‘Ratched,’ the adaptation we did not need

Beautiful cinematography, lacks depth, consistent plot

By Evelyn Solis

Developed by Ryan Murphy and starring the incredible actress, Sarah Paulson, “Ratched,” a Netflix show that was released Sept. 18, was created as a backstory for Mildred Ratched, the antagonist of the book and movie, “One Flew Over the Cuckoo’s Nest.” 

Sarah Paulson’s performance was spectacular, but considering the other roles she has played, this comes as no surprise. 

While Paulson is a talented actress, her notable skills are wasted on this disappointing show. The confusing storyline ruined the chance that this show had at creating a coherent plot with character development.

Netflix tries and fails to create an accurate adaptation for the character of Nurse Ratched (Photo courtesy of IMDB)

In the movie and book, Nurse Ratched is portrayed as a cruel and inhumane character who lacks empathy for her patients and exploits her power. 

That’s the scariest part of Nurse Ratched: she doesn’t need a backstory because she is the creation of a system that can lead people to become detached from their patients or can potentially exploit their authority. 

However, in the Netflix series, her differing personalities –– one of cruelty and the other of having humanity –– creates confusion for the audience. It is unclear at the beginning of the show if she is pure evil and unfathomed by murdering people to get her way, or if she desires human connections and cares for others. 

We aren’t meant to like her, we are meant to fear her, and that’s the point of this character. The show seems useless and, to be completely honest, ruins the world of the original story.

In the episodes themselves, some scenes are unrealistic, incomprehensible and a bit cheesy. For example, having the character of Edmund Tolleson, a psychiatric patient who murdered four people, walking around with other patients unchained. Additionally, they completely switched this character’s traits for the convenience of the plot.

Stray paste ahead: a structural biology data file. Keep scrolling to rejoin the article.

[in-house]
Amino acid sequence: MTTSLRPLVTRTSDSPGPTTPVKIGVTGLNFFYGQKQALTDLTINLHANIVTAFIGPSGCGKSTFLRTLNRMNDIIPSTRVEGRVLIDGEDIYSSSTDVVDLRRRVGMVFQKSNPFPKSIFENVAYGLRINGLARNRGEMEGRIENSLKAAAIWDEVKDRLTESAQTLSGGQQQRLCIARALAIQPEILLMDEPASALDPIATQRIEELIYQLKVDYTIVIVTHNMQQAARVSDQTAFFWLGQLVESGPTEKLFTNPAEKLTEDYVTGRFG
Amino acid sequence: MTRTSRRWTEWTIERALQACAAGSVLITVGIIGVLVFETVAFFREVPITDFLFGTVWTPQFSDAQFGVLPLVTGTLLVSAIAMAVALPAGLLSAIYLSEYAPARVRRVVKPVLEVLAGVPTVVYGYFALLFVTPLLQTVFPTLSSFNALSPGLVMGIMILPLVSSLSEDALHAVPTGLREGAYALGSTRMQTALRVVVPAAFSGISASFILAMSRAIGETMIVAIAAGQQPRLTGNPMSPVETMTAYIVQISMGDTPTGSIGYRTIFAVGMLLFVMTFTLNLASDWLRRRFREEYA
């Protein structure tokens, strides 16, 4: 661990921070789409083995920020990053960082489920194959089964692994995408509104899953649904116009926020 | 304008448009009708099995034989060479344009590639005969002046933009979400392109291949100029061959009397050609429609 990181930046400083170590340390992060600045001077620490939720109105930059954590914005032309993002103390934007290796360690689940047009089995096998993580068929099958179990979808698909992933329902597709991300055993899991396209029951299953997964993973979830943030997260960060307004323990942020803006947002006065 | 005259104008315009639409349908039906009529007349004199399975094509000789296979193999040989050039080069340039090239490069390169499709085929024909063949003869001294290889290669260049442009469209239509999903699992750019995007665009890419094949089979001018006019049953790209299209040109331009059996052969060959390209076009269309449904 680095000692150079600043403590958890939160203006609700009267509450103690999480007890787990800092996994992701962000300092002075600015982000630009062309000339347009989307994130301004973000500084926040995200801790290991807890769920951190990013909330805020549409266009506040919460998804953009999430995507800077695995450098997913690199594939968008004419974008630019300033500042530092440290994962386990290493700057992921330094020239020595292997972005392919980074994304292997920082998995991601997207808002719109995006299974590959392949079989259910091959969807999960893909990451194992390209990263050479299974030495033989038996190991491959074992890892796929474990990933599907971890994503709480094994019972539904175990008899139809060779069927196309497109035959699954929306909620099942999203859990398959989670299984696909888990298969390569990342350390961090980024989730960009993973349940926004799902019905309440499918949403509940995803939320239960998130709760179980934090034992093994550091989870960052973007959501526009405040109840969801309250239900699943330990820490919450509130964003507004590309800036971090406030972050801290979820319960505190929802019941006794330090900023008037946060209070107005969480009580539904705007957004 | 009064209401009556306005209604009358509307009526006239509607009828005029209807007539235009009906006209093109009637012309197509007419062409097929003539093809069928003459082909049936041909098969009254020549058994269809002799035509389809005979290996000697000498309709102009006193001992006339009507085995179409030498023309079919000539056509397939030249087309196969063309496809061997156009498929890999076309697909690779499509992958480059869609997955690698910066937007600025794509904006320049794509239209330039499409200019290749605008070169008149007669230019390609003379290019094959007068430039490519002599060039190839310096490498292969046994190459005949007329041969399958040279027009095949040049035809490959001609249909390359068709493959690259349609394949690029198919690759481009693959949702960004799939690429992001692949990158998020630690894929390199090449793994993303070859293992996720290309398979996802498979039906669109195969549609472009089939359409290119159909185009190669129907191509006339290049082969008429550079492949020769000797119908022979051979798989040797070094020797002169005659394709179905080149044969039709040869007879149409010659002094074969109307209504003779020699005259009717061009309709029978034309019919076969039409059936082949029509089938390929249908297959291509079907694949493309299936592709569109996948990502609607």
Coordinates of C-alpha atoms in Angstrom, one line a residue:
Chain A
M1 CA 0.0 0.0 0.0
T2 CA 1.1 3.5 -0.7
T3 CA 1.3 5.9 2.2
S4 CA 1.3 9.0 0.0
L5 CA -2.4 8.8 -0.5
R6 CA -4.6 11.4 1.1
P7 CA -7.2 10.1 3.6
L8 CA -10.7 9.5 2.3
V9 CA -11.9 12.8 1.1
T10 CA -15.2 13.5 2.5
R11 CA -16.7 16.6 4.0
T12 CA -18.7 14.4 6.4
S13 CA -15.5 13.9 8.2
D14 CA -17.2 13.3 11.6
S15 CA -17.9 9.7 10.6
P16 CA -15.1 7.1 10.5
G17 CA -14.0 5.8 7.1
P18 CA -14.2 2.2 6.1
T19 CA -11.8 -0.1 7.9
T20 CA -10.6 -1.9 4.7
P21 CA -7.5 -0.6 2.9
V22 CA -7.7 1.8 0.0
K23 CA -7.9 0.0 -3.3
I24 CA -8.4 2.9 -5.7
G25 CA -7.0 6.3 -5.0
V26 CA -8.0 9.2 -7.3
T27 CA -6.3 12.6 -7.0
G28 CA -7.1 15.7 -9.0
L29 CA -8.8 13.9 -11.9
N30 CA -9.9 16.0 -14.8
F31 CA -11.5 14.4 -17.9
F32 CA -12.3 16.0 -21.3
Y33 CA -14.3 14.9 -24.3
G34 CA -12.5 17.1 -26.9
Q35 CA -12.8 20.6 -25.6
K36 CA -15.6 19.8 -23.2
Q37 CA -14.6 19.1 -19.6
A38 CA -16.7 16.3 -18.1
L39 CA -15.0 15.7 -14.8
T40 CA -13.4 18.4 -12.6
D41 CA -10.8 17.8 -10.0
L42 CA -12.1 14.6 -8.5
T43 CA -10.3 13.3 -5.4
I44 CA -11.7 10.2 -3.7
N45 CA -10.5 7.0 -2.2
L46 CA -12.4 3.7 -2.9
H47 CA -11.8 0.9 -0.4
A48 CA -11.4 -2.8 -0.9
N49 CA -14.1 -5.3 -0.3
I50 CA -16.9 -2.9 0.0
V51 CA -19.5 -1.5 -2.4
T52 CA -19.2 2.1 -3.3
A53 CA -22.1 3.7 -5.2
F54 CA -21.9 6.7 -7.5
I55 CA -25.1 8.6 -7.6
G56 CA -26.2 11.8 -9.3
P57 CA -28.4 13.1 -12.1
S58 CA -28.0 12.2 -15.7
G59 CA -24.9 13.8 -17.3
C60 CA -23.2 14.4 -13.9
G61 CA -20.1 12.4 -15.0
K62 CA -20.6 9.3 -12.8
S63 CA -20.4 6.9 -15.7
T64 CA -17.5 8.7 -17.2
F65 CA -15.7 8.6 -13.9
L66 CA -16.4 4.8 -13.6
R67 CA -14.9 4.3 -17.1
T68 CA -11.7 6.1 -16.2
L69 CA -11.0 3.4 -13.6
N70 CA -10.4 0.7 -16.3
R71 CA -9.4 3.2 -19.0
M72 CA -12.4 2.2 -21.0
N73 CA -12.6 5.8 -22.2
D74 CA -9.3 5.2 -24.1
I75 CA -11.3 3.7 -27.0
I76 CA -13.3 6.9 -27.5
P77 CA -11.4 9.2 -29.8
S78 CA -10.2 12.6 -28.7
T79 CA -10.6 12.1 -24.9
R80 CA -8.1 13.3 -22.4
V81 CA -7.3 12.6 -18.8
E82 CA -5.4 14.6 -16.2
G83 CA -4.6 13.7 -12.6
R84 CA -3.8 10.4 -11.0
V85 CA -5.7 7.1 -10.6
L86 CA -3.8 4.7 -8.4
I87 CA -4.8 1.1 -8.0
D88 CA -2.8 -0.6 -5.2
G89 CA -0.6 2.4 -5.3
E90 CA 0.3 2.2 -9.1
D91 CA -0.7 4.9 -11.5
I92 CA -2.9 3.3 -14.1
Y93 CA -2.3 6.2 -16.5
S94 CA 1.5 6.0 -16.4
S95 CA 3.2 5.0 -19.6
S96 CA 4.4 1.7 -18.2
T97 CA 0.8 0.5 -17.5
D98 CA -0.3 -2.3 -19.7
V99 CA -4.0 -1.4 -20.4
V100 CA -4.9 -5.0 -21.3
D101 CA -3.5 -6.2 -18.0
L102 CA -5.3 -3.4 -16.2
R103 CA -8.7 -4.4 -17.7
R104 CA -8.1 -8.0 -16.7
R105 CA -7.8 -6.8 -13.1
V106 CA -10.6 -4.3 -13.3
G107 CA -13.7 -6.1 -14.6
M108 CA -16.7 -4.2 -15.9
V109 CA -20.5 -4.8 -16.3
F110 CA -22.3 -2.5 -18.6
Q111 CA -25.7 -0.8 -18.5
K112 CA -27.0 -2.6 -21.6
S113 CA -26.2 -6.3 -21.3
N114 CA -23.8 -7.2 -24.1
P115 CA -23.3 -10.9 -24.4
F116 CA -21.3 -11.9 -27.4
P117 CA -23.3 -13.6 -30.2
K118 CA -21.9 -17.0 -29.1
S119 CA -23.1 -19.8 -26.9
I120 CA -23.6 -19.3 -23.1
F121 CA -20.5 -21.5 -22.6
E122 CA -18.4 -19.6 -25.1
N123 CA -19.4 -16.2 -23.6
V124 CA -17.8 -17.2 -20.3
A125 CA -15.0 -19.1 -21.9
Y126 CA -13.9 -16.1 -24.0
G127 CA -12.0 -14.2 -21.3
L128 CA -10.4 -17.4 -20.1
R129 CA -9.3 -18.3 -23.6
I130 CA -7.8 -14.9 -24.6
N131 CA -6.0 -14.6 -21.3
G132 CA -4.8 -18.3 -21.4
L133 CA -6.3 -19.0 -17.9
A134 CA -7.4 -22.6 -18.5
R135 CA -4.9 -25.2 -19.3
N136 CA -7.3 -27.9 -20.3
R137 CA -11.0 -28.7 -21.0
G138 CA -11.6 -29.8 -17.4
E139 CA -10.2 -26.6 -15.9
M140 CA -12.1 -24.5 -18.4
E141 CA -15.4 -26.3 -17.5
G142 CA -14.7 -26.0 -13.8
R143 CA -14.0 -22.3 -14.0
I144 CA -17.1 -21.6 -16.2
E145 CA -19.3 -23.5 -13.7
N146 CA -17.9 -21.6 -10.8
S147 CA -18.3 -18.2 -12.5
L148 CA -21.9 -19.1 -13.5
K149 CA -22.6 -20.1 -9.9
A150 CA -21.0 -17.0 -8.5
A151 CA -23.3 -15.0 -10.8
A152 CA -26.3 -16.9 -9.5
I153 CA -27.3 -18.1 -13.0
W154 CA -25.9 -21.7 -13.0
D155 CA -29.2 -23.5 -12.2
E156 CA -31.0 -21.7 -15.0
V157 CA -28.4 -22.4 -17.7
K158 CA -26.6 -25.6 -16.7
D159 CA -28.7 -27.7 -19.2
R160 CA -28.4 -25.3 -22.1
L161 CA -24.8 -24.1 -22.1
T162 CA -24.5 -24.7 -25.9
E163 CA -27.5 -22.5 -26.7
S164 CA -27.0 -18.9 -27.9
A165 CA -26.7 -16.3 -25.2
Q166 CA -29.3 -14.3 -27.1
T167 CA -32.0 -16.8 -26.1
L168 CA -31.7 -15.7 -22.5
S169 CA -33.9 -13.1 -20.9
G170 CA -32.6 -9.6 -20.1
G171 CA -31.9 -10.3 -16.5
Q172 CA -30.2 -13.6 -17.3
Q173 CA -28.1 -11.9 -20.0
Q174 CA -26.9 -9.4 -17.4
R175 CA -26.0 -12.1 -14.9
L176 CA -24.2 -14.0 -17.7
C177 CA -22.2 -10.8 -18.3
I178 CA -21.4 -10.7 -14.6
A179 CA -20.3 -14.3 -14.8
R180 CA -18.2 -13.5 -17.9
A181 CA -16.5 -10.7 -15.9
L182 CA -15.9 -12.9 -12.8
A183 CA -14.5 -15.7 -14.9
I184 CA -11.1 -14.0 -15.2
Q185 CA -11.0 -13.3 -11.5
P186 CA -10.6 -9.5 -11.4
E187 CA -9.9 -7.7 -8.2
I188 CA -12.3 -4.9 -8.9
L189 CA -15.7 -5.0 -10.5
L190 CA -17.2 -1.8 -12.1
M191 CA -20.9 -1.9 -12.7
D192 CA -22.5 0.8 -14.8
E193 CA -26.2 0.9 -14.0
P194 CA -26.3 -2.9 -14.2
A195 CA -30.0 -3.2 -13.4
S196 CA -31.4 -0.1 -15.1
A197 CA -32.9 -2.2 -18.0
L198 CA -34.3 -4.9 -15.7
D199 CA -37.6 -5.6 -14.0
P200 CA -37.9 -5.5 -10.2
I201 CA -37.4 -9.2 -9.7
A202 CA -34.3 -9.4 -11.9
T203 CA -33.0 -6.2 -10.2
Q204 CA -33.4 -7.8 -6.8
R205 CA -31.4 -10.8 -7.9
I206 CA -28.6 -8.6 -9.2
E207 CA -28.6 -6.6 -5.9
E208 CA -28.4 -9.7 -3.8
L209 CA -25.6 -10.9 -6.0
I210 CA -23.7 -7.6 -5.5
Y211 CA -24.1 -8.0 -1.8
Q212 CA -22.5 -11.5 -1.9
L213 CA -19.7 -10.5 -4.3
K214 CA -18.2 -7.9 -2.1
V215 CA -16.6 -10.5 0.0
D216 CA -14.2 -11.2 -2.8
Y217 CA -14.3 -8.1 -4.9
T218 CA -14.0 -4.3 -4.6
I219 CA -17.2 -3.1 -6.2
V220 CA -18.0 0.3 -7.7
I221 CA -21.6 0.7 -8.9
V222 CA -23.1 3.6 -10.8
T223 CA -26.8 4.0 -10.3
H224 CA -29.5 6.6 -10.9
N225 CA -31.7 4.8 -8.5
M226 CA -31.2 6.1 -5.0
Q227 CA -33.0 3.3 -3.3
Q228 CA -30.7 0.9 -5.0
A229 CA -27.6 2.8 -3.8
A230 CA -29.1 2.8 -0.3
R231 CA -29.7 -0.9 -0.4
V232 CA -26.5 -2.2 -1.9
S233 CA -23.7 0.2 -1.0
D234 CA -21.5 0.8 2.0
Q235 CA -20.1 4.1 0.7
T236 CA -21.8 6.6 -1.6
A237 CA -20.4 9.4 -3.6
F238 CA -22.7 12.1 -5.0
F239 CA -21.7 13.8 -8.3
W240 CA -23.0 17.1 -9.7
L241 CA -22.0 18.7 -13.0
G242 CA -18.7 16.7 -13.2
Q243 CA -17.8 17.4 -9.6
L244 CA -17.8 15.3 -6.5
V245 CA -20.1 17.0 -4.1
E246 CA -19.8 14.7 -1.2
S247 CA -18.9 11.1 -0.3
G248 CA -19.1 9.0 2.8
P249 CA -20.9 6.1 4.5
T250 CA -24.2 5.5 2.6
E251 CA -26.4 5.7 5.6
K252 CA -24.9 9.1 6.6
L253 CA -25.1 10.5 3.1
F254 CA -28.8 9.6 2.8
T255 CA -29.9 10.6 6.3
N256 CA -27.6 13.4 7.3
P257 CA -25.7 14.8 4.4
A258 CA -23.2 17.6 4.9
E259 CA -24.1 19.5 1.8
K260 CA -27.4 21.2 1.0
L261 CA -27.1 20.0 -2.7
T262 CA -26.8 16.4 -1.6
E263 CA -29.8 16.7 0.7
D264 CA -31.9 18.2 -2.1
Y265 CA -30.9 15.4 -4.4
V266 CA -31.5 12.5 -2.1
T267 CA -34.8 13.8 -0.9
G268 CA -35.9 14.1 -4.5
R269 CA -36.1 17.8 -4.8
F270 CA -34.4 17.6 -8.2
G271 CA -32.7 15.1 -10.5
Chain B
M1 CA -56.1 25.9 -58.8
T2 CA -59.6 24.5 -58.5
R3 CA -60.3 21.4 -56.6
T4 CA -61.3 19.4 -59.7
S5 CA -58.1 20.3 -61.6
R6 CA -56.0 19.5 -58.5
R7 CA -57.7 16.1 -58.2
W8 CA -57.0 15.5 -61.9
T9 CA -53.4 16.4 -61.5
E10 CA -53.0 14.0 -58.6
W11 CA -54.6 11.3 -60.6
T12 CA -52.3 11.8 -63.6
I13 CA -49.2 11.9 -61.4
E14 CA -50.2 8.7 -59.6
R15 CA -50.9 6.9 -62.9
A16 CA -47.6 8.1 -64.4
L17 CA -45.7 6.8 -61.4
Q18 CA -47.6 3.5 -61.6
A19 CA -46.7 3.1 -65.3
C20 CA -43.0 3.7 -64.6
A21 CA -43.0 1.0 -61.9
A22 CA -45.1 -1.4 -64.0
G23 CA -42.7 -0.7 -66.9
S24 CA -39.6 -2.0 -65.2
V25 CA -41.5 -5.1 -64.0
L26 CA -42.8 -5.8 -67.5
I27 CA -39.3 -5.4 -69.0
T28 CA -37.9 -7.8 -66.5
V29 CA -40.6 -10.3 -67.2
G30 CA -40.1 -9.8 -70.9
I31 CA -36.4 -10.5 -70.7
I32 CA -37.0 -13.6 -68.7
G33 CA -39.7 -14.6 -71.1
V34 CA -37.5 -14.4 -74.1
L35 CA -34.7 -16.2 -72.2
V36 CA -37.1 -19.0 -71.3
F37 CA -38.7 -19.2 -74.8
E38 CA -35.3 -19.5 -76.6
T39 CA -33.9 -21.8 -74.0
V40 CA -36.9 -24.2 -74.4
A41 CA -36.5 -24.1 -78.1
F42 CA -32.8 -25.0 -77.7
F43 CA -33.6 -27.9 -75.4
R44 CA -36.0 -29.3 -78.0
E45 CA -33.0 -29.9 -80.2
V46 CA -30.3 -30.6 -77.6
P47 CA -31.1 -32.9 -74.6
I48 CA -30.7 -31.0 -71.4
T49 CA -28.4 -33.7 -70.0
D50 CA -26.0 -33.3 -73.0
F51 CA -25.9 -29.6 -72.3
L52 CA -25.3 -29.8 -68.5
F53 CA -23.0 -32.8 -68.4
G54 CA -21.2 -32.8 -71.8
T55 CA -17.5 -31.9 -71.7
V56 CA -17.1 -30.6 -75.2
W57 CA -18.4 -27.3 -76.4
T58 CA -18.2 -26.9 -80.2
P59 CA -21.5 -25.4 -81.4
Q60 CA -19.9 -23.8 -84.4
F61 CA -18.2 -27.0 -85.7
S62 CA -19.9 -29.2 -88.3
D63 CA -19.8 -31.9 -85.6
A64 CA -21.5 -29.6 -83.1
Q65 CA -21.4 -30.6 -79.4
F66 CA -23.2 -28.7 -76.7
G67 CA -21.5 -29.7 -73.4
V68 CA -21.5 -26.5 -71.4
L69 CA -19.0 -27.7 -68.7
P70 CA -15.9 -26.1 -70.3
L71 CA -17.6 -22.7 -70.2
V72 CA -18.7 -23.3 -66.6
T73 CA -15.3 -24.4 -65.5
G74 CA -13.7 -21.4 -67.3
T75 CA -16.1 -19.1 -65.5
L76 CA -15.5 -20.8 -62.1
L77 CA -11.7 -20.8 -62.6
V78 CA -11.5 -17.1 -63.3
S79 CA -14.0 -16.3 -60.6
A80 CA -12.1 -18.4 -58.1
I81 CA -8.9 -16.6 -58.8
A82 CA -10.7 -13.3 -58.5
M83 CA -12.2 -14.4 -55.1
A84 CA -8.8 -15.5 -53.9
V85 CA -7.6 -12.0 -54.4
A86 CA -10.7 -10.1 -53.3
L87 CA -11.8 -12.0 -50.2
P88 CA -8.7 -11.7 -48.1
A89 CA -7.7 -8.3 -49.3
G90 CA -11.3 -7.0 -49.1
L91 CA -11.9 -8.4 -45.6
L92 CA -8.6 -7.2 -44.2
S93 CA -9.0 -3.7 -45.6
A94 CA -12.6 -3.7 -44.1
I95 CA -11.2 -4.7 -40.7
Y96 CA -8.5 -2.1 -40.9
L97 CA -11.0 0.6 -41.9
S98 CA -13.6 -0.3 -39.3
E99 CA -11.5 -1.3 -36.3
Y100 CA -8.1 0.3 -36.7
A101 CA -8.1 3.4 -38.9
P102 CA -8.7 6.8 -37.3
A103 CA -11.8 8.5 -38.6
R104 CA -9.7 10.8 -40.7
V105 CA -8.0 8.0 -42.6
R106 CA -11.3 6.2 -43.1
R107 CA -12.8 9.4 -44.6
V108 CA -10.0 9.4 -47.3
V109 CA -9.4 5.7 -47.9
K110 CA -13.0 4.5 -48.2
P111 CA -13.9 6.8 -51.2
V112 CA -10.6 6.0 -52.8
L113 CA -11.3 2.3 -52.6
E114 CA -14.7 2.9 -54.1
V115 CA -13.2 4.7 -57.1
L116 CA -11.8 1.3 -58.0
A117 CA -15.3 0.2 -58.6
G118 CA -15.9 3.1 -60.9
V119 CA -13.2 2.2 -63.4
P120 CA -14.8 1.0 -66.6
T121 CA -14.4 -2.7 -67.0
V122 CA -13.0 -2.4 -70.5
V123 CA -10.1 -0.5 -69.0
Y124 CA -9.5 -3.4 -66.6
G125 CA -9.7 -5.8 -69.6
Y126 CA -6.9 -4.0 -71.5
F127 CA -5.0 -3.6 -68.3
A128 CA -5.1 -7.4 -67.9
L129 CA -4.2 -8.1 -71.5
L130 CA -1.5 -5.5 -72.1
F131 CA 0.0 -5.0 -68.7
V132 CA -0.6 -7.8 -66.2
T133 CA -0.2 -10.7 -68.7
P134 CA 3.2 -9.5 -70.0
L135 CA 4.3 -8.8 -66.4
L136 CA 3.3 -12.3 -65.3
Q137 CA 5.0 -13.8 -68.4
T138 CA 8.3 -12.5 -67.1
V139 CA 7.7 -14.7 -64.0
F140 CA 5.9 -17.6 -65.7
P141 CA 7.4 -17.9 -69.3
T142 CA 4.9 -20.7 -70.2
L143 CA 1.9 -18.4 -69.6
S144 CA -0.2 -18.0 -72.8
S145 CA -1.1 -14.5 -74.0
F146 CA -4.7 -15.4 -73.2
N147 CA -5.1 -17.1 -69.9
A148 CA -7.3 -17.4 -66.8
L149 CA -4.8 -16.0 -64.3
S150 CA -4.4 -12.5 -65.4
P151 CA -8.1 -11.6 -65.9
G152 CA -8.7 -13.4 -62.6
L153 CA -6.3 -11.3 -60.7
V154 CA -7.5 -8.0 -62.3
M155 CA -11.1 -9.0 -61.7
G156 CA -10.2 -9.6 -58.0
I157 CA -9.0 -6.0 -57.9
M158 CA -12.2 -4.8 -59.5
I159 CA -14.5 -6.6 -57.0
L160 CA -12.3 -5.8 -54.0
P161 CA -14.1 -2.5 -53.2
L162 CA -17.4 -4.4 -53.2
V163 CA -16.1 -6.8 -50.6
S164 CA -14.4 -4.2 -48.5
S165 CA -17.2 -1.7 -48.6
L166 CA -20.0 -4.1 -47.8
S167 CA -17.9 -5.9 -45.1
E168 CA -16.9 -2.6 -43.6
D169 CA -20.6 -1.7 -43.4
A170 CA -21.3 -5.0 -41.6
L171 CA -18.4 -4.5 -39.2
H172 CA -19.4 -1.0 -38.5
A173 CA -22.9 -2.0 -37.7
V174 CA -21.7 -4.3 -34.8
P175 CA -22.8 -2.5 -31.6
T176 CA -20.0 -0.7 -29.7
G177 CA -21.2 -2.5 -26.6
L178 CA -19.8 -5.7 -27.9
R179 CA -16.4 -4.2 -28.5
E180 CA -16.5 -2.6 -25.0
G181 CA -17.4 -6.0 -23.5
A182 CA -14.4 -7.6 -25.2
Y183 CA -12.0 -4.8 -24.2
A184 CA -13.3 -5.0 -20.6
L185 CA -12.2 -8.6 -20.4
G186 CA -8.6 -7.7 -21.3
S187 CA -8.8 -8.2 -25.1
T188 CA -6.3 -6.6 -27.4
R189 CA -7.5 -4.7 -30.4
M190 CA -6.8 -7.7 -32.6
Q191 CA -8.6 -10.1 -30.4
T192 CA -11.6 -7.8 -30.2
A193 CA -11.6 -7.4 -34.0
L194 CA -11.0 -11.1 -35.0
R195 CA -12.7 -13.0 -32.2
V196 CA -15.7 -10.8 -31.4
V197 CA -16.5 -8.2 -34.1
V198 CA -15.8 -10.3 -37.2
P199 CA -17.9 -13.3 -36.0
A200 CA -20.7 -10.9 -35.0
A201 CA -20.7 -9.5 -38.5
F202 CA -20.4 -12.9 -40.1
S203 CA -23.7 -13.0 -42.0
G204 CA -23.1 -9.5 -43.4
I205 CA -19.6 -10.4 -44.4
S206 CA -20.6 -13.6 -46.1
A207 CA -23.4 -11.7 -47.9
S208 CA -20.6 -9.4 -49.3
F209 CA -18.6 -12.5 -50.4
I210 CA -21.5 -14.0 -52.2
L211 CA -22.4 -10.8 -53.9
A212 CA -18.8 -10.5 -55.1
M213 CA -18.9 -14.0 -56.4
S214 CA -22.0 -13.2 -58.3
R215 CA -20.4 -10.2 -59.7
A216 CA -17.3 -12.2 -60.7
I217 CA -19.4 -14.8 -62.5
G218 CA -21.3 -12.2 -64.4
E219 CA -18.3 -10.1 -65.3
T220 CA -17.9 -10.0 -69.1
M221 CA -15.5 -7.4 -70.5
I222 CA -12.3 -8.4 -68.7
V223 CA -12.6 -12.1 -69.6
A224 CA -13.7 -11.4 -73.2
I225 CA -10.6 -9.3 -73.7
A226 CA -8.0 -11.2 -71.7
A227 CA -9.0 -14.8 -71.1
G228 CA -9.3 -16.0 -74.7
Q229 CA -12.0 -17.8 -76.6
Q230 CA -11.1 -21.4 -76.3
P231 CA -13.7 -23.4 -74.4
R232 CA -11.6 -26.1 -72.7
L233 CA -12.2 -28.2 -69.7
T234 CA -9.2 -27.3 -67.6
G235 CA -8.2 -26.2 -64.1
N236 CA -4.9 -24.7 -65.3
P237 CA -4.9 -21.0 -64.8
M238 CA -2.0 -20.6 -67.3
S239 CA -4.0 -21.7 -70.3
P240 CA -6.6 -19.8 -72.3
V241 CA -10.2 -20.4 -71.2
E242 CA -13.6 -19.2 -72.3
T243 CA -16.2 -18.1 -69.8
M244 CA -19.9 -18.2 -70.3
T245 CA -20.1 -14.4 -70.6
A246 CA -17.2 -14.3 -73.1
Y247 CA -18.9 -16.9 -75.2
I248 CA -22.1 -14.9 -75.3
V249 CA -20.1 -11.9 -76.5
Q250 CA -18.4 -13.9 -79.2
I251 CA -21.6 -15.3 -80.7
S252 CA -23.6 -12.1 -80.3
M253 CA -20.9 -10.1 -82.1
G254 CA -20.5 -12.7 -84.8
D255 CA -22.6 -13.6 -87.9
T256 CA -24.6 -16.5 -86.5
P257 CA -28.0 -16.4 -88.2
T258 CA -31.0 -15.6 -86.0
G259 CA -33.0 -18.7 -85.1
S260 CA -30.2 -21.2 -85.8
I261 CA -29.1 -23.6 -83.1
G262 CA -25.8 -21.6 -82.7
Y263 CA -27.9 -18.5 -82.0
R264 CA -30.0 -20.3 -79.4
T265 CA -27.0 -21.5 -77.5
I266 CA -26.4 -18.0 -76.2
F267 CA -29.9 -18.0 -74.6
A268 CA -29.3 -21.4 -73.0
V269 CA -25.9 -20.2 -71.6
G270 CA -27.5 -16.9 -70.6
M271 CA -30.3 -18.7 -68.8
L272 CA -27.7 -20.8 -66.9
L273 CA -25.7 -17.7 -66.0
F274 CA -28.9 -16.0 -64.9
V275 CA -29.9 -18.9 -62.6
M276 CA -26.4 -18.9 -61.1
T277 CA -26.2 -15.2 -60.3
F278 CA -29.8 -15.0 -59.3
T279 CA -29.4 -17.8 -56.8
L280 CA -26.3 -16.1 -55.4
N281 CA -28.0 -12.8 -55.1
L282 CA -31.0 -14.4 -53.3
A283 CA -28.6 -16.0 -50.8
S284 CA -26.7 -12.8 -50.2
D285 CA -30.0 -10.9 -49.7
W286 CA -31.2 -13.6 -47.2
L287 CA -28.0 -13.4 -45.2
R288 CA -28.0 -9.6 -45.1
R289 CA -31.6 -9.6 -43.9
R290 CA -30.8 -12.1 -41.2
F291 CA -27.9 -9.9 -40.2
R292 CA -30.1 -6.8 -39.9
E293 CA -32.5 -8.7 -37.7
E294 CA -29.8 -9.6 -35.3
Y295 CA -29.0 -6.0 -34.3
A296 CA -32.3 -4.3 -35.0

Not only does the show have unrealistic scenes, but the number of dramatic deaths that occur becomes annoying and frustrating. At one point the show completely drops the main problem and gives the audience an odd plot twist that is meant to leave the show on a cliff hanger but completely defers the original storyline of Nurse Ratched.

Apart from the weak plot, the lack of diversity in the cast is also a let down. 

Like most television remakes, the adaptation of the original work is never as good as the first book or movie. Unfortunately, this show does fall into this category. Along with the odd, unnecessary take on Nurse Ratched’s character, the series fails to be an accurate adaptation.”

Yes, the actor who plays the doctor of the hospital is of Filipino descent. However, there is a maximum of three actors of color who play important roles and every other role is played by a white person. Some of these characters feel like they were added just to give the show a sprinkle of diversity. 

After all of the protests and demand for more diverse casting in productions, Hollywood still has yet to demonstrate progression. 

Honestly, I really wanted this series to work because it’s a Ryan Murphy project and I am a huge fan of Sarah Paulson but the actual execution of the show is underwhelming.

From a confusing character development, to unrealistic scenes and an unstable plot, it seems like the writers scrambled to find a useful plot and quickly whipped up a script. 

Like most television remakes, the adaptation of the original work is never as good as the first book or movie. Unfortunately, this show does fall into this category. Along with the odd, unnecessary take on Nurse Ratched’s character, the series fails to be an accurate adaptation.  

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